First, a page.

Legend holds that Cornelius Vanderbilt had built a massive fortune in the steamboat shipping industry, but then realized the railroads were the way of the future and invested almost his entire net worth into railroads.  The gamble paid off and made Vanderbilt one of the wealthiest entrepreneurs ever.  But risks are inherently…risky.  How do you think about risk and how has it affected your life and career?  Some of our community favorites share their perspective below.

Dana Lagomarsino | The OG chillzilla

Risk-taking. Even just the words can evoke that visceral guttural feeling within, and I know that’s when I’m doing something right. Once I understood that fear-producing guttural jabs are just our body’s natural hormonal reaction to risk-taking, I discovered that using tools of introspection, movement, and touch helped me manage these feelings. With each risk I’ve taken, including going through the experience of marrying the love of my life myself, I’ve learned that behind that feeling of fear is my truth. It’s my gut telling me: “hell yasss”. Read more>>

Megan Johnson McCullough | Master Trainer, Doctoral candidate, & published author

I have to think of myself as a girl boss building my empire. With great risk can come great outcomes. Opening my fitness studio Every BODY’s Fit and then publishing my first book “Biceps and Butterflies: Addiction Transformed” required confidence, being receptive to possible roadblocks, and the acceptance of the notion that what I am doing may or may not succeed. Read more>>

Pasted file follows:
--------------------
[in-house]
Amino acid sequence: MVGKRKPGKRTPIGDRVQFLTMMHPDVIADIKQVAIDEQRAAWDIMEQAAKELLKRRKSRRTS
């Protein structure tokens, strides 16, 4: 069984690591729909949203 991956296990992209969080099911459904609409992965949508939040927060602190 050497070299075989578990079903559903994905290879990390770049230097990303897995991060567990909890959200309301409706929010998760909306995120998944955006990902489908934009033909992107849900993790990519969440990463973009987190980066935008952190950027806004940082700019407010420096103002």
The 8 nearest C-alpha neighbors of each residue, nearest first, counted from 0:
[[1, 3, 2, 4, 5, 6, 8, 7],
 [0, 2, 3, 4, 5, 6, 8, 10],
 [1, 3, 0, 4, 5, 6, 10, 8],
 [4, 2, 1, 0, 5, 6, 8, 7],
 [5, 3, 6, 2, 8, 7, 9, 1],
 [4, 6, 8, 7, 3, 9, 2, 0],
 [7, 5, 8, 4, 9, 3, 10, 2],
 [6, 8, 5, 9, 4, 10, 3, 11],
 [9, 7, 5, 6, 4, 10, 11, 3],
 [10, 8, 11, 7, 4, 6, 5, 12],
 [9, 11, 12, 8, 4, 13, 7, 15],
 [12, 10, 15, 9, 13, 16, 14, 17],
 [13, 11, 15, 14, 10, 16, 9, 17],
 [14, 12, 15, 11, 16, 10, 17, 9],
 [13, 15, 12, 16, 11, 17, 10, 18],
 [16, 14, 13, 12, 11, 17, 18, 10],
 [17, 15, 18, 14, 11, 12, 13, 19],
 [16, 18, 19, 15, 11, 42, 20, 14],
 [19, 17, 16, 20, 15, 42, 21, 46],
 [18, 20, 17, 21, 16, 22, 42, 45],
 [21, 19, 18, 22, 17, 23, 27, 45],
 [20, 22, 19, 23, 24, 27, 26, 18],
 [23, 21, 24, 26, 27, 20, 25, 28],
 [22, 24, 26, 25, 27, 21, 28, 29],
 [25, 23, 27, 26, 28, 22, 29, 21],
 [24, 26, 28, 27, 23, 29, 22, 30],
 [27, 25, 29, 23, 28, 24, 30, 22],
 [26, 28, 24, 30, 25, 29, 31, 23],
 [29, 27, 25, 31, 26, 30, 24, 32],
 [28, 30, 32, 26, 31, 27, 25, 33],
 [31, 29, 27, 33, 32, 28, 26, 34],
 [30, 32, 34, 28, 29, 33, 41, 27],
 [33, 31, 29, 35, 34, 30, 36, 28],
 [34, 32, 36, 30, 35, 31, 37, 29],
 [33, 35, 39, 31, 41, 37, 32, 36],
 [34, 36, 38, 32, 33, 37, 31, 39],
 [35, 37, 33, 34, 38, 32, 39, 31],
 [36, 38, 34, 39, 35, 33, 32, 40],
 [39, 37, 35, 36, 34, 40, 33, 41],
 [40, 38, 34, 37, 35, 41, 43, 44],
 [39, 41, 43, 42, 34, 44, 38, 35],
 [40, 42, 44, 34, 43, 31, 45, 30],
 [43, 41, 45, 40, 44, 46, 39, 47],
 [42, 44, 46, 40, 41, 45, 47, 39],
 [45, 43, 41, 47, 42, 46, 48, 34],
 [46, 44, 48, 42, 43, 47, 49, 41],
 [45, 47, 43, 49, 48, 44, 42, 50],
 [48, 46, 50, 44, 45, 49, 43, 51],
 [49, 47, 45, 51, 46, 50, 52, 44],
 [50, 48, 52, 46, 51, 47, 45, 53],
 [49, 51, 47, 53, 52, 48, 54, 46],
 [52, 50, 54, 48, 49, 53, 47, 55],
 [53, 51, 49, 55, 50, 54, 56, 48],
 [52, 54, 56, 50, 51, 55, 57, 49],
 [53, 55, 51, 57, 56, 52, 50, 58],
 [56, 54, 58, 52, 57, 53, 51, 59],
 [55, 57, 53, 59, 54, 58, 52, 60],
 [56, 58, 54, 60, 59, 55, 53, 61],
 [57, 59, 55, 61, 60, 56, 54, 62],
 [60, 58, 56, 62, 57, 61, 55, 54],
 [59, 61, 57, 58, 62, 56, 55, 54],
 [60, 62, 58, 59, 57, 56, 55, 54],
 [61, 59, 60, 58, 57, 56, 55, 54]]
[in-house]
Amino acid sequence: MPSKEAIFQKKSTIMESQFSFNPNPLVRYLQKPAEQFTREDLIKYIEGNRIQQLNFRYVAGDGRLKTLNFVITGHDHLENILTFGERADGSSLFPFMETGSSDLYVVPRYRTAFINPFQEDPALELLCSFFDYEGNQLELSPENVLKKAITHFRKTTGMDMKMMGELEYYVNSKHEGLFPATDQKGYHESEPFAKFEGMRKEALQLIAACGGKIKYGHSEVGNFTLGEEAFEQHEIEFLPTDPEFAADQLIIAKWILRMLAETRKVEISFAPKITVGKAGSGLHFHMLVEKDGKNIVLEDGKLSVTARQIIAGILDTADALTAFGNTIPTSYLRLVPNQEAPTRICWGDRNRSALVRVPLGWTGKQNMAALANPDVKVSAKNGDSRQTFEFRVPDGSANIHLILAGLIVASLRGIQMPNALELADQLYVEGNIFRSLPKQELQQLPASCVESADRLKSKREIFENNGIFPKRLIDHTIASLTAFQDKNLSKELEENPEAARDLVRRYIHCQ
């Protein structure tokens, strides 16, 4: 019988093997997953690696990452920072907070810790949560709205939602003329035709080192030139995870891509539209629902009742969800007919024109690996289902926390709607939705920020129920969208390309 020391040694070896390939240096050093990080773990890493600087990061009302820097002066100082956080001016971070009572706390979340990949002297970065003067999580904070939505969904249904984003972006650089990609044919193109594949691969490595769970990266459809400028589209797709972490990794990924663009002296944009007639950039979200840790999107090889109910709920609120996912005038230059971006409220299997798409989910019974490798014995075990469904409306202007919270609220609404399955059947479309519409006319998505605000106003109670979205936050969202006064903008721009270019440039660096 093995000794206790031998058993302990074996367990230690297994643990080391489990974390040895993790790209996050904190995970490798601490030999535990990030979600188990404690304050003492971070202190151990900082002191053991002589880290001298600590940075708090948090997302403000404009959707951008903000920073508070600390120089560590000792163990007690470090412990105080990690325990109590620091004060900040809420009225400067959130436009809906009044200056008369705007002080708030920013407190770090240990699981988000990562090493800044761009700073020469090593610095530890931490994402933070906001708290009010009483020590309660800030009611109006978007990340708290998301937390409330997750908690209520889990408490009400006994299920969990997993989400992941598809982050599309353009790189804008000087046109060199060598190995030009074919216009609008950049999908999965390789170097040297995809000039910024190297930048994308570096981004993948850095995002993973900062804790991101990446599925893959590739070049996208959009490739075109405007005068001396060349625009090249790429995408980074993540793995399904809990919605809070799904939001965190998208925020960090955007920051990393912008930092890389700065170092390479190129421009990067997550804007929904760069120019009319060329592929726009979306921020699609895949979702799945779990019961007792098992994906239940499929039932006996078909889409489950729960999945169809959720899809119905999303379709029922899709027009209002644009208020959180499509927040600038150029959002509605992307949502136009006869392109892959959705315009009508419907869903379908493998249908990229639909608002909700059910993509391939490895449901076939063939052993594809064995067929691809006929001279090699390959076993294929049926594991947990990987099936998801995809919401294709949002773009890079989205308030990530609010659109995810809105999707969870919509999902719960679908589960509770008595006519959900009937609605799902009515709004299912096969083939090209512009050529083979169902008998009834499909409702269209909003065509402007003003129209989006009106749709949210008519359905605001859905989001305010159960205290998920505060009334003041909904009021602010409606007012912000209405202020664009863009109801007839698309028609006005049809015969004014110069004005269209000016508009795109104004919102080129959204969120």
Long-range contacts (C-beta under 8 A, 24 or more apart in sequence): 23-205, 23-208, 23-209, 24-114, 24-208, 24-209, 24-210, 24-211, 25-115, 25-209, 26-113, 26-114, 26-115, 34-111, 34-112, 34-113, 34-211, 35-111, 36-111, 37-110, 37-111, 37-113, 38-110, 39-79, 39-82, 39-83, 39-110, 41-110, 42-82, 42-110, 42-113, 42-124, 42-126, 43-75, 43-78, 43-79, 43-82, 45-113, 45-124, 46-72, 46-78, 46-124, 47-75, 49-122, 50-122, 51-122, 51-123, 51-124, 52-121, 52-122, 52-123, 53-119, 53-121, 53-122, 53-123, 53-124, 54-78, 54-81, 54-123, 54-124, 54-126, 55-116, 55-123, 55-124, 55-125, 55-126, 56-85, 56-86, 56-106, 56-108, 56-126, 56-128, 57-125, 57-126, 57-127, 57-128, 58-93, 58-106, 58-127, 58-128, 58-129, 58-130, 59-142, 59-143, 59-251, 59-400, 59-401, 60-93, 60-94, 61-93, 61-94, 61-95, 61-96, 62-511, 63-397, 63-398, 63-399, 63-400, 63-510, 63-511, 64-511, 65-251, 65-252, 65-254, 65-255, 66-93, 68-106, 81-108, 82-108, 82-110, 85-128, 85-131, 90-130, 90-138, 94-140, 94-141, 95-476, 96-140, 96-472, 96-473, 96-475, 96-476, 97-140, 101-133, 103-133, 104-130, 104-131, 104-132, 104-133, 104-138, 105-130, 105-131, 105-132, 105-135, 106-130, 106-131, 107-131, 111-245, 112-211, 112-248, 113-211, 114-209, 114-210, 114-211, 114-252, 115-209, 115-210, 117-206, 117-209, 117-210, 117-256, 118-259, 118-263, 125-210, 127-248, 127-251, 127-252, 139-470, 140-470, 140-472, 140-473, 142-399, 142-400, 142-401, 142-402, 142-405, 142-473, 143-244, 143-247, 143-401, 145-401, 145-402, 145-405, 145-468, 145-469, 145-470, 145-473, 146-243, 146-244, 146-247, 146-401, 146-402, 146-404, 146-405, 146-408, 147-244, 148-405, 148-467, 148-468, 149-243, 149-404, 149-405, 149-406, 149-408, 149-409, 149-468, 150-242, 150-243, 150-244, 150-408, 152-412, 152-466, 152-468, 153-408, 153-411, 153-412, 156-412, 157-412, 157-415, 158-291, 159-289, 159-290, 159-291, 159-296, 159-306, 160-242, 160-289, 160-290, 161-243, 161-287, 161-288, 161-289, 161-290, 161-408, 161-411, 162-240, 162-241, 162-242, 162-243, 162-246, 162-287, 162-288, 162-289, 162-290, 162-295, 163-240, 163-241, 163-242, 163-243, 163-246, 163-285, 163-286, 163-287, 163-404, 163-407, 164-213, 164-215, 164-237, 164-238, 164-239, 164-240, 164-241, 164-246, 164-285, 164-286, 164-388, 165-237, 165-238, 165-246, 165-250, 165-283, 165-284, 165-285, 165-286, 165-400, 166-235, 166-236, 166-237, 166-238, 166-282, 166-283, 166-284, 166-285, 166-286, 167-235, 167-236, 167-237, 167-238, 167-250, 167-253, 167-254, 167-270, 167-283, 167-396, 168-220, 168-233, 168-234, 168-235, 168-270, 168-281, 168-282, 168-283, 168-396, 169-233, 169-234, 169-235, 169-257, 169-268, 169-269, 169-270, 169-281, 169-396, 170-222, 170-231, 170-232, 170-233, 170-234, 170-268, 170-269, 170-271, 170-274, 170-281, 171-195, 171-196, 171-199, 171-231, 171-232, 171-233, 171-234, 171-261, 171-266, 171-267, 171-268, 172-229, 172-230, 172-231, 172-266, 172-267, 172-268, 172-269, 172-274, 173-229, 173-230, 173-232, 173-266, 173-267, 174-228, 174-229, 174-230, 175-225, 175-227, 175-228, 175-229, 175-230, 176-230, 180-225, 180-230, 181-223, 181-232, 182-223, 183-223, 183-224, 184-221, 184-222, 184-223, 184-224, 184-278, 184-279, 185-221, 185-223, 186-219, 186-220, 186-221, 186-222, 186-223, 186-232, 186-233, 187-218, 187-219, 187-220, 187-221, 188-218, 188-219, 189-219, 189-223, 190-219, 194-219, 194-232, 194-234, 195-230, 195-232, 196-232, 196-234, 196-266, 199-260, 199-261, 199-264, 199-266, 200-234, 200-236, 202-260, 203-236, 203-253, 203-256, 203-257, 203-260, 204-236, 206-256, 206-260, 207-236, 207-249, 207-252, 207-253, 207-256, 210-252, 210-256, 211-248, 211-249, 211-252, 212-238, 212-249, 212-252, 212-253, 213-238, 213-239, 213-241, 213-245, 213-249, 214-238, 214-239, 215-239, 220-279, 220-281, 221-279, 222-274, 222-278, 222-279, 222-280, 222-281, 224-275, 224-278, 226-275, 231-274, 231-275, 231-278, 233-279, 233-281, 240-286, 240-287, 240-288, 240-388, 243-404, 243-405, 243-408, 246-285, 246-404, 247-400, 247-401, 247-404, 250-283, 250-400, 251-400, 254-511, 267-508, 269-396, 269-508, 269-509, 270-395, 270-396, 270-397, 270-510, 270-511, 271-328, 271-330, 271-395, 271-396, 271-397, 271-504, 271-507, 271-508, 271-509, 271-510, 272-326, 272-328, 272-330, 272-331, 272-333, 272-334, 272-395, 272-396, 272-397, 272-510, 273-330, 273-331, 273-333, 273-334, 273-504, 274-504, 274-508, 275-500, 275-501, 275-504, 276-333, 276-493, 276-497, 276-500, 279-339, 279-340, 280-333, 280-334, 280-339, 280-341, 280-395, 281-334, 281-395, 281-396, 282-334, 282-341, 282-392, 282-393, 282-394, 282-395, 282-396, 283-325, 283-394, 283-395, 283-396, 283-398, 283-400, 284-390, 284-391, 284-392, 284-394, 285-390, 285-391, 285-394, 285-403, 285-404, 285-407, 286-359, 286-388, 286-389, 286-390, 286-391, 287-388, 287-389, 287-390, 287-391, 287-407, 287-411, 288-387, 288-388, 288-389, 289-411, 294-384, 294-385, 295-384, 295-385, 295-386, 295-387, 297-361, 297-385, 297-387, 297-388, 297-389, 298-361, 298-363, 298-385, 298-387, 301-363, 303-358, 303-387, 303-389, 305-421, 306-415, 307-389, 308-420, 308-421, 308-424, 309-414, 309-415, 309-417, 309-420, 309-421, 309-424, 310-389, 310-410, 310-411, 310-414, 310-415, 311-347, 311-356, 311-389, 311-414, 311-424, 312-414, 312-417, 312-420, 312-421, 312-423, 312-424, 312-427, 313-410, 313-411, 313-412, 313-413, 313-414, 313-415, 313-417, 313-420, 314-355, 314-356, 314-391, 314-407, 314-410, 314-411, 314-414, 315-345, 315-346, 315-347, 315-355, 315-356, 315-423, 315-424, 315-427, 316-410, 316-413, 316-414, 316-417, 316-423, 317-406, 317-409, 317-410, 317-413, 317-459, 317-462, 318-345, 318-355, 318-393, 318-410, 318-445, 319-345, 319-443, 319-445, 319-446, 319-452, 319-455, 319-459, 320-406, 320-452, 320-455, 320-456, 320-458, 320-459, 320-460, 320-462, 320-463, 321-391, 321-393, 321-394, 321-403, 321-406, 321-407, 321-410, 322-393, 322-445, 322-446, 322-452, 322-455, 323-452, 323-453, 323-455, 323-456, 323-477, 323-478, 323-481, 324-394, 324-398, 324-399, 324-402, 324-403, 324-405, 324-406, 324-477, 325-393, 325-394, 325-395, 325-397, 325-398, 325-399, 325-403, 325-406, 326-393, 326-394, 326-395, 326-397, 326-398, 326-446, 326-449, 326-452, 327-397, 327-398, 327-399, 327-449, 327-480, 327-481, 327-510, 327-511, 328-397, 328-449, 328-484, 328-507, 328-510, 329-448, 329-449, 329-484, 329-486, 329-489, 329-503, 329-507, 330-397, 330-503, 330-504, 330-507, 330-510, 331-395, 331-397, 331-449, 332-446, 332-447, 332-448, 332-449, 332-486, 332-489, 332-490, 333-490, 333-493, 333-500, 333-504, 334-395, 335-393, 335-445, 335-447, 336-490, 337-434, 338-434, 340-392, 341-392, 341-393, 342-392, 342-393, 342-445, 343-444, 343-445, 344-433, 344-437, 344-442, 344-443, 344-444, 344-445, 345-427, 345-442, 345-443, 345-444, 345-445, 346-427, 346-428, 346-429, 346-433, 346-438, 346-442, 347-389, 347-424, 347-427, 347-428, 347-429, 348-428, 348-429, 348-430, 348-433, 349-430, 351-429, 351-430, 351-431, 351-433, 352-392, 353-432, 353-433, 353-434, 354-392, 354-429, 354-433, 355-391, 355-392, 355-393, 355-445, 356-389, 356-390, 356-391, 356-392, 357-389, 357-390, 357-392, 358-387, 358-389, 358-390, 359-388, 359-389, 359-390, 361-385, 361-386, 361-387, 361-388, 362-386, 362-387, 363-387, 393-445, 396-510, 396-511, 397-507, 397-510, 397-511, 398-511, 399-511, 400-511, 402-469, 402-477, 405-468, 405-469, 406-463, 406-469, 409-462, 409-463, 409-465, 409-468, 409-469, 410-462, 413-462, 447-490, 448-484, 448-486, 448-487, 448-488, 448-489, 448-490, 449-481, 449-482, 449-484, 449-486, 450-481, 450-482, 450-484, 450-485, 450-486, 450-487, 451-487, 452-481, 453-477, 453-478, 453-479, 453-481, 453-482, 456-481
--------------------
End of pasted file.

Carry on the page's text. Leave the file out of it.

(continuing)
Michael Bear | President of Ocean Sanctuaries

Well, being a diver, there are certain inherent risks involved in the sport itself, just by being underwater, but those can be mitigated by proper training and common sense. In terms of the setting up of our non-profit, Ocean Sanctuaries, there is a always risk in that as well, because you never know how it will be received by the public, how you’re going to run it properly [it was our first time running a non-profit] and how you will fund raise. Read more>>

Joseph DiAnna | Graphic Designer & Illustrator

Growing up in a family of entrepreneurs, I feel lucky to have learned the value of taking risks early on. My grandfather on my father’s side, Dominic James DiAnna, taught all of his sons and grandchildren the value of owning your own business. In the 1970s, my Grandpa bought property in Normal Heights San Diego to help my Dad and his brothers start their own restaurant, Dimille’s is the restaurant they established, which is still open today! Since then my father Joe DiAnna Sr. has built 3 companies, the most recent of which, Primate Pool Tools, I had the privilege of branding. Read more>>